Run through these a few
times until you can recognize them in the dialog
Some of these have already been studied in previous lessons. See vocabulary list to review all words learned.
いきましょう！ ikimashou! - Let's go! | The mashou always means "let's...".
どこに？ doko ni - Where to? || Just doko means "Where" and the ni shows direction
となり tonari - next, next door, next to | this can be used for anything that is next to something
の no - This is the possessive marker Like the apostrophe S --> 's
うち uchi - house, home
いいよ。 ii yo - ii means good and yo is added for stress. But ii yo can mean, "That sounds good, let's do that..."
こんばんは！ konban wa - Good evening | another important greeting
あら ara - not really a word, but a sound showing some state of surprise.
その人 sono hito - that person || hito is "person, people, man..."
だれ dare - who
と もうします to moushimasu - is called ~ || A very humble (& polite) way to introduce yourself
はじめまして hajimemashite - Nice to meet you
いらっしゃい！ irasshai - welcome! || This is often shouted when you enter any store
おじゃまします！ ojamashimasu - lit: I will be in the way || a polite way to enter someone's house
ね ne - ne is added to the end of ii desu to add stress, but there are also other meanings which we will see later
すわって suwatte - sit || the ~te form of suwaru (to sit)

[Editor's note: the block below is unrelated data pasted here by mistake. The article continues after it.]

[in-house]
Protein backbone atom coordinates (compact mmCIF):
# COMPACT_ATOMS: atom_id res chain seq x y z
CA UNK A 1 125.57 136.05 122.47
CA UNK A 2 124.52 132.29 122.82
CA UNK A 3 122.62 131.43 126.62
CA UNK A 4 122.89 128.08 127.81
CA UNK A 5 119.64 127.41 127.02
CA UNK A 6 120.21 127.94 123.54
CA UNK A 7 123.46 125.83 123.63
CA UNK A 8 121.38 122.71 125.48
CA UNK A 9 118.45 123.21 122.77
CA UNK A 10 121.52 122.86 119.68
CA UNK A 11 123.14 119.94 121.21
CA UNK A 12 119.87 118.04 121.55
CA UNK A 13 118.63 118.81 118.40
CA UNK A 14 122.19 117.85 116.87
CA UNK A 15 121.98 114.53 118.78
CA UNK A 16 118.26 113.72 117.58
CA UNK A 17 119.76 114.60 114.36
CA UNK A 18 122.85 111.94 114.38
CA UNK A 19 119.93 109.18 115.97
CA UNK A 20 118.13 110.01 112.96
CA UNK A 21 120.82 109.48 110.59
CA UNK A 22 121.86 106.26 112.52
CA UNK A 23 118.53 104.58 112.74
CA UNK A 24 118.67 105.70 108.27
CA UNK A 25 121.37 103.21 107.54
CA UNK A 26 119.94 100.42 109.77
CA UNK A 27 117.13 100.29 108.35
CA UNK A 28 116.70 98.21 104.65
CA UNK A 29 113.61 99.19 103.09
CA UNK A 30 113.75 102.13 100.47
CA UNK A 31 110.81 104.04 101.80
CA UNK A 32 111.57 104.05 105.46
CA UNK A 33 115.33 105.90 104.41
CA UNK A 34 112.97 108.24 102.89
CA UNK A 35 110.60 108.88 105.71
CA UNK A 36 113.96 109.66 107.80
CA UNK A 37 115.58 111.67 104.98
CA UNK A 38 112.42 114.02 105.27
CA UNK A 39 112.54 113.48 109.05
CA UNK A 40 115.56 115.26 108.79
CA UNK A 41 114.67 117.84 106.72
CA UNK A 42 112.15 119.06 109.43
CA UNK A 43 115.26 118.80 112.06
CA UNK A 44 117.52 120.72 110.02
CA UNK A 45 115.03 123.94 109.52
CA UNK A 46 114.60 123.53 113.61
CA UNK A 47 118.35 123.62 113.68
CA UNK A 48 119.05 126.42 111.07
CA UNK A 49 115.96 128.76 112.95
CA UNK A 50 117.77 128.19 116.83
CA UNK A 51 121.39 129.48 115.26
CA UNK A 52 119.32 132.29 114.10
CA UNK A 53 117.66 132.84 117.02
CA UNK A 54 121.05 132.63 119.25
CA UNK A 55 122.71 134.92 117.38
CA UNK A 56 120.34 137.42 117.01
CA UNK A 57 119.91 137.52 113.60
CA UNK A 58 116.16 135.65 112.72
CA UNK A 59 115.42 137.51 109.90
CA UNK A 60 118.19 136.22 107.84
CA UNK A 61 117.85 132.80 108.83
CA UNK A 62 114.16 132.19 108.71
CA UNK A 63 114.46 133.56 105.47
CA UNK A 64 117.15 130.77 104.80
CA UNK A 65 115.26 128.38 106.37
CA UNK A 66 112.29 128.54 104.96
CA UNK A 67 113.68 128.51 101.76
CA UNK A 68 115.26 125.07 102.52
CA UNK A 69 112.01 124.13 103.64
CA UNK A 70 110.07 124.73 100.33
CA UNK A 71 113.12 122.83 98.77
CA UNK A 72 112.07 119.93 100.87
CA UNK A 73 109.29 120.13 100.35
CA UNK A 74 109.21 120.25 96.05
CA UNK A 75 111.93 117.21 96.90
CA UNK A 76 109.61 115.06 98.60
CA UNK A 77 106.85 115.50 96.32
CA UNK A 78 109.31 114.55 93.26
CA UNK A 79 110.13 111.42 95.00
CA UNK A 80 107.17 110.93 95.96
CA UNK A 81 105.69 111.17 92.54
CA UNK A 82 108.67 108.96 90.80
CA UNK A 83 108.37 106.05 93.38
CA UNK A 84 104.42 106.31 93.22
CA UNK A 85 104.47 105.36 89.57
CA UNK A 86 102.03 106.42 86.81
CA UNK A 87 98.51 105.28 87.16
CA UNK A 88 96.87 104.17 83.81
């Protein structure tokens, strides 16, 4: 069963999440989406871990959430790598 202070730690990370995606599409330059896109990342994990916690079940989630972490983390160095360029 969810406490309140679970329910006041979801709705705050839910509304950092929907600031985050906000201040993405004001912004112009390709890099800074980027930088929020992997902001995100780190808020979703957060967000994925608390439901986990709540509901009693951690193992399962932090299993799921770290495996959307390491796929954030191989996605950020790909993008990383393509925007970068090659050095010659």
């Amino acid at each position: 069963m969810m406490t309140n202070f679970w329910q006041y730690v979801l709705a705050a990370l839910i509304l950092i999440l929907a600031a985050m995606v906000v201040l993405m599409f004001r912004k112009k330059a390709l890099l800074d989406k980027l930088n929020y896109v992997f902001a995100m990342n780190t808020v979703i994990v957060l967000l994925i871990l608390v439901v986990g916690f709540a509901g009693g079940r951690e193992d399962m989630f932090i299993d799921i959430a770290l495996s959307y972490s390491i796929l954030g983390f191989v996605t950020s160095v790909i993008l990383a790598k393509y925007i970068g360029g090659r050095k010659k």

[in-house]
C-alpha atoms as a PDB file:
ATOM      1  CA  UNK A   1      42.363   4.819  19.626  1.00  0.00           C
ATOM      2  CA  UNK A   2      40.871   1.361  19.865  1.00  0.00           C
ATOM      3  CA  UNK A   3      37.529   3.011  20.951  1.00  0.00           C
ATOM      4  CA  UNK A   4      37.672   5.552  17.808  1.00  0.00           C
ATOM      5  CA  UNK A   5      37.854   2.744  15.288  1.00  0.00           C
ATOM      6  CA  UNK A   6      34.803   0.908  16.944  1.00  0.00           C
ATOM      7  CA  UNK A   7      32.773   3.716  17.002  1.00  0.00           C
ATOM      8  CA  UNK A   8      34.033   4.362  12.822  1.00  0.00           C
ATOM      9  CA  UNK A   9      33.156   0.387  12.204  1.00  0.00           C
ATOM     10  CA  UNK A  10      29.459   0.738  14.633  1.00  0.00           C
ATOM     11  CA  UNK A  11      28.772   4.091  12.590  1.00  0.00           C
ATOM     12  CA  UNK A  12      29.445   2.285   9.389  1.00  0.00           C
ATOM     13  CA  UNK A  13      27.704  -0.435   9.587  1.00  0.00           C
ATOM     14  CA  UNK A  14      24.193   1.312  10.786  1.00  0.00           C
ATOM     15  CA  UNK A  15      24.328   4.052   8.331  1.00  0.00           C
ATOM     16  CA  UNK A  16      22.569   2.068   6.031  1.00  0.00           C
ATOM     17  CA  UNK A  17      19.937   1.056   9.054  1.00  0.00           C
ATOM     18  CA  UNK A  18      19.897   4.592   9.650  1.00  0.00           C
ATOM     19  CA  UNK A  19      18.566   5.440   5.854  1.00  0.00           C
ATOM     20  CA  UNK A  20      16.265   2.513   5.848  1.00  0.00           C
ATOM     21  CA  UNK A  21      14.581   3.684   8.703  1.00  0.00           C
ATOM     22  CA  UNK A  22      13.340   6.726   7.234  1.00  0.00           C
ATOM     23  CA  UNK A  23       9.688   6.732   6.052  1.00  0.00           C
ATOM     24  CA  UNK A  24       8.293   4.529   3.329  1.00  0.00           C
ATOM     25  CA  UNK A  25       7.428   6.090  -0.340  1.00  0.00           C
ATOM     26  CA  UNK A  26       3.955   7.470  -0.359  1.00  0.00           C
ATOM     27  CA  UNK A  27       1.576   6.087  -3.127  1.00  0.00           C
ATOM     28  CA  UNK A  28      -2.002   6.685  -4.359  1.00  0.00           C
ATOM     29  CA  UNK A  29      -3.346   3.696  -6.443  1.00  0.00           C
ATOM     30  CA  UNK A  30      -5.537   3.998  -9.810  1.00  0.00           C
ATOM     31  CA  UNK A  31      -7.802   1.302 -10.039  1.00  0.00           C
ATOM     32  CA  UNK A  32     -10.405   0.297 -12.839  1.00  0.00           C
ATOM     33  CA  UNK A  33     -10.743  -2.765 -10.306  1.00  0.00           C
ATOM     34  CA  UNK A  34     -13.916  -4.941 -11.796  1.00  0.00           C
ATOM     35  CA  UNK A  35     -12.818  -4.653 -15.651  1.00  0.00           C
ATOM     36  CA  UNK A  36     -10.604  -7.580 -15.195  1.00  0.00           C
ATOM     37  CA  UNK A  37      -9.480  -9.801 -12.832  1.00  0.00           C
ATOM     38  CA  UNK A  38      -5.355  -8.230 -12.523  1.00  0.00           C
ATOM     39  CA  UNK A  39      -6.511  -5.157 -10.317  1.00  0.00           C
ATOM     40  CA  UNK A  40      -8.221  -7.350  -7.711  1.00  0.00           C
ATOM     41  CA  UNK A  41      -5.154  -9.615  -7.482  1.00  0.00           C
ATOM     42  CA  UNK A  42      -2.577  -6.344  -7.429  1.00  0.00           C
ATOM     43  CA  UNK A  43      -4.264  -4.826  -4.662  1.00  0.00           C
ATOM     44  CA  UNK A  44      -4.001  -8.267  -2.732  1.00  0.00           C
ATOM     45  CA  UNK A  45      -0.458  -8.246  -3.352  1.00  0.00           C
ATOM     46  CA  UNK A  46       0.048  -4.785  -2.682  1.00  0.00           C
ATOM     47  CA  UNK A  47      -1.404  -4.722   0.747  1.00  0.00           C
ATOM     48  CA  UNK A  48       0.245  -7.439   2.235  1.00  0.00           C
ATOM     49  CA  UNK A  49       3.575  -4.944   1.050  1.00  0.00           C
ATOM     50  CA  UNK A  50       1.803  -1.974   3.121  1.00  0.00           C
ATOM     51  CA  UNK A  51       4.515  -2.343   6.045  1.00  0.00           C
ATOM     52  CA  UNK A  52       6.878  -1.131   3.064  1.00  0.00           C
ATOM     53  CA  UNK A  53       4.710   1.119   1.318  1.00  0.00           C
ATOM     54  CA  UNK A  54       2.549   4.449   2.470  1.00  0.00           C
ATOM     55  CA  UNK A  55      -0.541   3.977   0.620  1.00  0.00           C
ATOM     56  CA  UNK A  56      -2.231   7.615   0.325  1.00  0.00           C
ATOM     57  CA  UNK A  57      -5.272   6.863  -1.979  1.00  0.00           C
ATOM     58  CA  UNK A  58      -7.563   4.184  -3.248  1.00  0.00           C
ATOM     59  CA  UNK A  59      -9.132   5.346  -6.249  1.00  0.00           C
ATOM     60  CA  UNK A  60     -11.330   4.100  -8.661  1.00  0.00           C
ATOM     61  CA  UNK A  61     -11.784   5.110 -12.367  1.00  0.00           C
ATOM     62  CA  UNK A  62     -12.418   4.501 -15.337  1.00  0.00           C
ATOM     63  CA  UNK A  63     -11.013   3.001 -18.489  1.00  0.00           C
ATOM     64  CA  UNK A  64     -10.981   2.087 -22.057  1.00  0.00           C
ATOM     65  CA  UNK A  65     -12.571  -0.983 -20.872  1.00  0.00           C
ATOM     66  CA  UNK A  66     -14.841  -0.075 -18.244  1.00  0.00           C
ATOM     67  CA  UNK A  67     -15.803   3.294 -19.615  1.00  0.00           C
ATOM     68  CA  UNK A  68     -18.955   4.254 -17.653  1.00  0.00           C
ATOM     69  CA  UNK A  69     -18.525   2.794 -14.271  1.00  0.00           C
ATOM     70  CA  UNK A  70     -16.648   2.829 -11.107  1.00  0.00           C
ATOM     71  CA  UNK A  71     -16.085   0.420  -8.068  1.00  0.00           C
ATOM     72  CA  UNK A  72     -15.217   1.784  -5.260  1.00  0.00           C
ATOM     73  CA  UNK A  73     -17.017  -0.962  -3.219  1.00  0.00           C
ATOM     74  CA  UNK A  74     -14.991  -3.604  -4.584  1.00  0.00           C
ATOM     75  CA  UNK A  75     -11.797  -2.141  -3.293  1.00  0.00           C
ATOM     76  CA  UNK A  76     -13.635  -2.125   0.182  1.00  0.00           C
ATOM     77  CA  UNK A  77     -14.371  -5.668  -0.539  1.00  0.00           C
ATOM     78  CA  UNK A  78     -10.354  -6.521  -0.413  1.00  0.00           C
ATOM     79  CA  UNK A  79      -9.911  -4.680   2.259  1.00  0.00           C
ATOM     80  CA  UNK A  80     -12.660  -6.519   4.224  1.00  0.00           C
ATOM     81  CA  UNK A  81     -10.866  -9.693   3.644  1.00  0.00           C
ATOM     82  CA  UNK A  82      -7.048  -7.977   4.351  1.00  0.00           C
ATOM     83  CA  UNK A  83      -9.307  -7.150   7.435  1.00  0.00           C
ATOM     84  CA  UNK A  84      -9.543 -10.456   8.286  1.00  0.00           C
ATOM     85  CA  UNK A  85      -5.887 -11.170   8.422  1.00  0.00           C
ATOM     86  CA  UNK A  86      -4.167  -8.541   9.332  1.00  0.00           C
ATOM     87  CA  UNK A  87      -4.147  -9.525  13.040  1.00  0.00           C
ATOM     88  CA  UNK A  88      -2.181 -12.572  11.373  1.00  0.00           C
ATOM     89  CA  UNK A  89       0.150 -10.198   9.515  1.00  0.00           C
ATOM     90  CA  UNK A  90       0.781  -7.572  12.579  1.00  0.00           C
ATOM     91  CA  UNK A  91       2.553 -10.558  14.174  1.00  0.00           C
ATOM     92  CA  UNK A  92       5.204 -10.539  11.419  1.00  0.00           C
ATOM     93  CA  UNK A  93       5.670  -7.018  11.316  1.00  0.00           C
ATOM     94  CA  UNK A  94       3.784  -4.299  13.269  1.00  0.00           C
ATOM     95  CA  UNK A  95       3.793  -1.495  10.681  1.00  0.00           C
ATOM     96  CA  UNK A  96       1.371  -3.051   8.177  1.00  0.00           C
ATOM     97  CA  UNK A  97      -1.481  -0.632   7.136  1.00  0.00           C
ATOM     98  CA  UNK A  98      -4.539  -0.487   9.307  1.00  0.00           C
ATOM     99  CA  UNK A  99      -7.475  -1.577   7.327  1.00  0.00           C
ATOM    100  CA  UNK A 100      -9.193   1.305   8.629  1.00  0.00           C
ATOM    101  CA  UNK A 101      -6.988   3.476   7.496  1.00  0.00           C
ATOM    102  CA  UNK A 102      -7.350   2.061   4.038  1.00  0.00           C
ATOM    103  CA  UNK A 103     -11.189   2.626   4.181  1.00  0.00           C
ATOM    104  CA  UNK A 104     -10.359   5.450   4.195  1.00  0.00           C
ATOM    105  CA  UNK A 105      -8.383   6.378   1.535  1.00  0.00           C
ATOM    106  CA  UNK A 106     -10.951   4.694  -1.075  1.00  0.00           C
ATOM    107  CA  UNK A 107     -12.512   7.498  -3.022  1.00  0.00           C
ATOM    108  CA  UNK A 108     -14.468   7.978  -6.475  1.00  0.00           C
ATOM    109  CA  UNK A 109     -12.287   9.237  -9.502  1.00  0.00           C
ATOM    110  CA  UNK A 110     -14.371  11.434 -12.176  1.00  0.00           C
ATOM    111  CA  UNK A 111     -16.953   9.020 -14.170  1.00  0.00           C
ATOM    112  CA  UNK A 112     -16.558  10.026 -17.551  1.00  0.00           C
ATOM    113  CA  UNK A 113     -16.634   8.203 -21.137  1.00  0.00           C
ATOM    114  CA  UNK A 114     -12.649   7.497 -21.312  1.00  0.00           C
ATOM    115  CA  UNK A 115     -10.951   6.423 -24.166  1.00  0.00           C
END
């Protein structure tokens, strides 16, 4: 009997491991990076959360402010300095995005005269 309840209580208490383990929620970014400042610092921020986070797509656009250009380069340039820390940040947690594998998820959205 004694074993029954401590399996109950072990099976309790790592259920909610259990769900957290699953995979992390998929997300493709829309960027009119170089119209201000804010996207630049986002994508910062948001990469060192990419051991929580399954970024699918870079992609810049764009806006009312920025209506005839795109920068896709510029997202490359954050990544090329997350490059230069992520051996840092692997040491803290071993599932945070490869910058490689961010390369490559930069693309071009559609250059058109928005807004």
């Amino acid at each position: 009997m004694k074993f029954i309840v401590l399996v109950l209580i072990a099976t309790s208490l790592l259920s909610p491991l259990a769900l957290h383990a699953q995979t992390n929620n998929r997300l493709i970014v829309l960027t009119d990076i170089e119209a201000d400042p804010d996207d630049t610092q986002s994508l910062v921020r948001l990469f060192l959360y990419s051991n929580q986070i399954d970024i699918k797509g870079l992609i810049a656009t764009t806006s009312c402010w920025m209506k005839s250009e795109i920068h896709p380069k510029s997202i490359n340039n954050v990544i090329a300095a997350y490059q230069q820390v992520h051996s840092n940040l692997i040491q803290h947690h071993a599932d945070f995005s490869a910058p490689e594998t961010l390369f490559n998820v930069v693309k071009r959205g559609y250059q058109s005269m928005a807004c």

ください。 kudasai - please || it actually means "give me" but when it follows a verb ending with a ~te it means 'please' is
どこでも。 dokodemo - wherever || demo (and see below) is added to some question words like ever is in English. (itsudemo - whenever || dokodemo - wherever
おちゃ ocha - Japanese green tea || a very common treat for guests.
でも demo - even, say (for example)
のみます nomimasu - drink
か？ ka - ? || makes a sentence a question.
ねえねえ nee nee - hey! listen up || again not a word, but a way to get people's attention when you have something good to say
山田さん yamada san - A very common name
こと koto - thing, matter, situation || Yamada's situation or what Yamada has done
きいた kiita - heard || past simple of kiku (to hear)
うそ！ uso - lie || this is often said in spoken Japanese, but saying it isn't as strong as calling someone a liar in English